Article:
It was first sold under the brand name NutraSweet. Soft drinks that contain it are; all varieties of Diet Coca Cola, Coca Cola Zero, Sprite Zero, Lucozade Sport, Schweppes, Fanta Zero, Fanta Orange. Canderal, the tabletop sweetener also contains aspartame.
Nutrasweet was not approved until 1981, in dry foods.  In 1980 a FDA Board of Inquiry, comprised of three independent scientists, confirmed that it “might induce brain tumors.” For over eight years the FDA refused to approve it because of the seizures and brain tumors this drug produced in lab animals. The FDA continued to refuse to approve it until President Reagan took office (a friend of Searle) and fired the FDA Commissioner who wouldn’t approve it. Dr. Arthur Hull Hayes was appointed as commissioner. Even then there was so much opposition to approval that a Board of Inquiry was set up. The Board said: “Do not approve aspartame”. Dr. Hayes OVERRULED his own Board of Inquiry. Shortly after Commissioner Arthur Hull Hayes, Jr., approved the use of aspartame in carbonated beverages, he left for a position with G.D. Searle’s and Monsanto’s Public Relations firm. Monsanto purchased G.D. Searle in 1985.

Also to avoid:

high fructose corn syrup (HFC), all GMO derived products (most of our bread contains GMO soya or maize), unfermented soya products, vegetable oils, saccharin, sucralose (Splenda), sulfites (used in dried fruit), potassium sorbate, nitrates (cured meats).

If you have any queries on what substances, foodstuffs to avoid, especially for your children then drop us a line at info@eategrity.co.za. We will be happy to help and offer healthier options.

Sonia Mountford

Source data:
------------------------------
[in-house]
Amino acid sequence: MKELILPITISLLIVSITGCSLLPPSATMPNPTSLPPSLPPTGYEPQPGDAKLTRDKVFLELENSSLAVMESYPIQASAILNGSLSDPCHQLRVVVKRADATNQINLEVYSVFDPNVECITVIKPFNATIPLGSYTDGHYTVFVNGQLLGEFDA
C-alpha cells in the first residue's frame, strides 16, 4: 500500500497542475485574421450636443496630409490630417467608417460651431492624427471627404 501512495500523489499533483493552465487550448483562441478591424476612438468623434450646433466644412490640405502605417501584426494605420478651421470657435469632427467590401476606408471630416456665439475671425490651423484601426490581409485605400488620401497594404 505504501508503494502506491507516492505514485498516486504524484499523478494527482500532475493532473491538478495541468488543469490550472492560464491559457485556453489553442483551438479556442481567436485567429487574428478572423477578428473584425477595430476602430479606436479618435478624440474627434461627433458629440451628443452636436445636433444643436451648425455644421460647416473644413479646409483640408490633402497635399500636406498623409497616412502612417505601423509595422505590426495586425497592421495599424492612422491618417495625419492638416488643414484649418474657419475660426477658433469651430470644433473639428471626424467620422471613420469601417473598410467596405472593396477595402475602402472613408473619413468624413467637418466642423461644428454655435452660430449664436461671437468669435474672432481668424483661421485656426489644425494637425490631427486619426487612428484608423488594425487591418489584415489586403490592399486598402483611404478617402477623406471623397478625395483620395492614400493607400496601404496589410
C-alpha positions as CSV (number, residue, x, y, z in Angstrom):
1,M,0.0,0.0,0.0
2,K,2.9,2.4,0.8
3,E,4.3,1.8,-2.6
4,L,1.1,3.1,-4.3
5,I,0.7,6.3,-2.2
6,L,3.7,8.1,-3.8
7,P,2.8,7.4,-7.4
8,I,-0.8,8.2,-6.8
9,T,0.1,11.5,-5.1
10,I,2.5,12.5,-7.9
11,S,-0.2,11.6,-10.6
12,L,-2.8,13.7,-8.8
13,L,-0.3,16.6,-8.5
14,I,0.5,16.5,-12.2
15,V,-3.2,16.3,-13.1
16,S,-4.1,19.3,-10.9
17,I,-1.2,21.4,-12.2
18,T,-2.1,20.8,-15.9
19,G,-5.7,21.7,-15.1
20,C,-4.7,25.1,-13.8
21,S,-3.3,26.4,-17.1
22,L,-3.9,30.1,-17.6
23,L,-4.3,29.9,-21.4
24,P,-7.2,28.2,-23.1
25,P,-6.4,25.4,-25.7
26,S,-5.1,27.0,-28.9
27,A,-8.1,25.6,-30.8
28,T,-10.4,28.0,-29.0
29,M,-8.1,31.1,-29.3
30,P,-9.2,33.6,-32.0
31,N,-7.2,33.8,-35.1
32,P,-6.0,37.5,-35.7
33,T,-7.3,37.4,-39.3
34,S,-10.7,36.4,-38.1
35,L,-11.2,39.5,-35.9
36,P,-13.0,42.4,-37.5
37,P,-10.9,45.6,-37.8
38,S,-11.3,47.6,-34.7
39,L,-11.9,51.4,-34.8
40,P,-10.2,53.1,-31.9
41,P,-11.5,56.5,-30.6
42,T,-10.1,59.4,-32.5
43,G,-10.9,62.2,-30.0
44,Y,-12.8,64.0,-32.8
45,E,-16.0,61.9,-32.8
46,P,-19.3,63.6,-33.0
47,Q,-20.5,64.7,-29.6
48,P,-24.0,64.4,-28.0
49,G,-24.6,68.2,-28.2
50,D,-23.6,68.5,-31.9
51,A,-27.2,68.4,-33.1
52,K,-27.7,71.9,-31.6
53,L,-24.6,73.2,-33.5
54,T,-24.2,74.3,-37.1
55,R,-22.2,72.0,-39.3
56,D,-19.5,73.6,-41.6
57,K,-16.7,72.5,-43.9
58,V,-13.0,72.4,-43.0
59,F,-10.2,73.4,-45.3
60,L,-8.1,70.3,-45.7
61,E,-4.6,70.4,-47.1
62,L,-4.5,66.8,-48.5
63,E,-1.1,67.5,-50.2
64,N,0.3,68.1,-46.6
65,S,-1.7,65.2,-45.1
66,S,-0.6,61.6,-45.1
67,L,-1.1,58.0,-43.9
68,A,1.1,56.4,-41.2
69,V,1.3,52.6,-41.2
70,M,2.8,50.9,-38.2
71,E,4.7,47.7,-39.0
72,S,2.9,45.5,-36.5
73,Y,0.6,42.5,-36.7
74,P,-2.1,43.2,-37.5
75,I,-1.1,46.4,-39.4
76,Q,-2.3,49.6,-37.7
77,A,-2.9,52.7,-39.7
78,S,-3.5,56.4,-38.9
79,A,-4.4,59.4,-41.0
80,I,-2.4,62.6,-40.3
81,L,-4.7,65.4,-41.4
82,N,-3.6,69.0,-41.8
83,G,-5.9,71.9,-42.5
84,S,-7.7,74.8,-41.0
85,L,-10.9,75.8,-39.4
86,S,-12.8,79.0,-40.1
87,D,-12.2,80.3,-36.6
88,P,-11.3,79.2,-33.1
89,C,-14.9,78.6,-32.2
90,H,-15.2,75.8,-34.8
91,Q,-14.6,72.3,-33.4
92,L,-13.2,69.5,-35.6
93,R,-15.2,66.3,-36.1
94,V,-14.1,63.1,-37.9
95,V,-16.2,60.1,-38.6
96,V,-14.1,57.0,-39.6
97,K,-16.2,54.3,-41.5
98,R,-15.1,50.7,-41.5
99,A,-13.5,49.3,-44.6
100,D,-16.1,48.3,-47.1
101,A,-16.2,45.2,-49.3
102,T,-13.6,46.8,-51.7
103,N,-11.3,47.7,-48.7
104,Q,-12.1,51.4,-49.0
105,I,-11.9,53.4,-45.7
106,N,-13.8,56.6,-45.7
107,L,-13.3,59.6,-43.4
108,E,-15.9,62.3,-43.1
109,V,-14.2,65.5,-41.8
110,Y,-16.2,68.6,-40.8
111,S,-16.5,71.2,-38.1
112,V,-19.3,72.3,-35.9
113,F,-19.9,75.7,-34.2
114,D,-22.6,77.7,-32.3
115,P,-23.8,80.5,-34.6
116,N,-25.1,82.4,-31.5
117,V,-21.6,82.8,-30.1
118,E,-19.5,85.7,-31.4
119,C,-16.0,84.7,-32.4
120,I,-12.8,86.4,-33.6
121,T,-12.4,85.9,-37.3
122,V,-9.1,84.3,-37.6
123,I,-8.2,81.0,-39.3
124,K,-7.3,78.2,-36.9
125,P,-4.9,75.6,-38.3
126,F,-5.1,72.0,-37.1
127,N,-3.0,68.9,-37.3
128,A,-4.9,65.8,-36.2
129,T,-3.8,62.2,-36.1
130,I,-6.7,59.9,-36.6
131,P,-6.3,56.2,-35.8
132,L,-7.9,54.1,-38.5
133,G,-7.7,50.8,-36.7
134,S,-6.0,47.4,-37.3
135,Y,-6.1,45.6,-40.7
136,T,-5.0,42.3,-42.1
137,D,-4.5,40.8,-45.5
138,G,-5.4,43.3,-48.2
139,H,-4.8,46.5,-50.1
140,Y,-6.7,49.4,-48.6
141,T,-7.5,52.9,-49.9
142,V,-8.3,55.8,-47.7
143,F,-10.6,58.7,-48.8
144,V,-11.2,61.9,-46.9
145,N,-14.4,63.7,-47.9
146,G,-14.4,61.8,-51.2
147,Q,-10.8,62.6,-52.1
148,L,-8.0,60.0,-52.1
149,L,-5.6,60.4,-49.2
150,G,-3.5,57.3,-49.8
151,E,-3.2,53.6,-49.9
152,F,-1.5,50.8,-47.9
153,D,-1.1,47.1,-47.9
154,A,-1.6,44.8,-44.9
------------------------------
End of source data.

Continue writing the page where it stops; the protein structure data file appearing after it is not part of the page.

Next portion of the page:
Sonia Mountford lived as an expat in the Middle East for a number of years and enjoyed travelling and exposure to third and first world cultures. Her interest in food security began while visiting in Sri Lanka after floods and discovering the politics around Food Aid. As a co-founder of Grass Consumer Action and the only full time member, she spent four years researching the dysfunctional food system in South Africa, investigating, questioning and exposing misleading claims. Although her interests range from food politics to toxins in our food, including harmful ingredients in processed foods and Big Food influence; she soon came to realize that the most important part of the food journey begins on farms. For that reason she spends much of her time visiting farms, learning and talking about constraints and concerns in production methods with farmers. Passionate about nutritional food security she believes higher animal welfare farming practices are not only necessary for ethical reasons but also for human health. She is an ambassador for SOIL, BEES and healthy WATER. Mountford started EATegrity (eategrity.co.za) “Helping You Find Integrity in the Food Chain” in 2015. Her aim is create greater consumer awareness about the food chain and to encourage transparency in the South African food industry.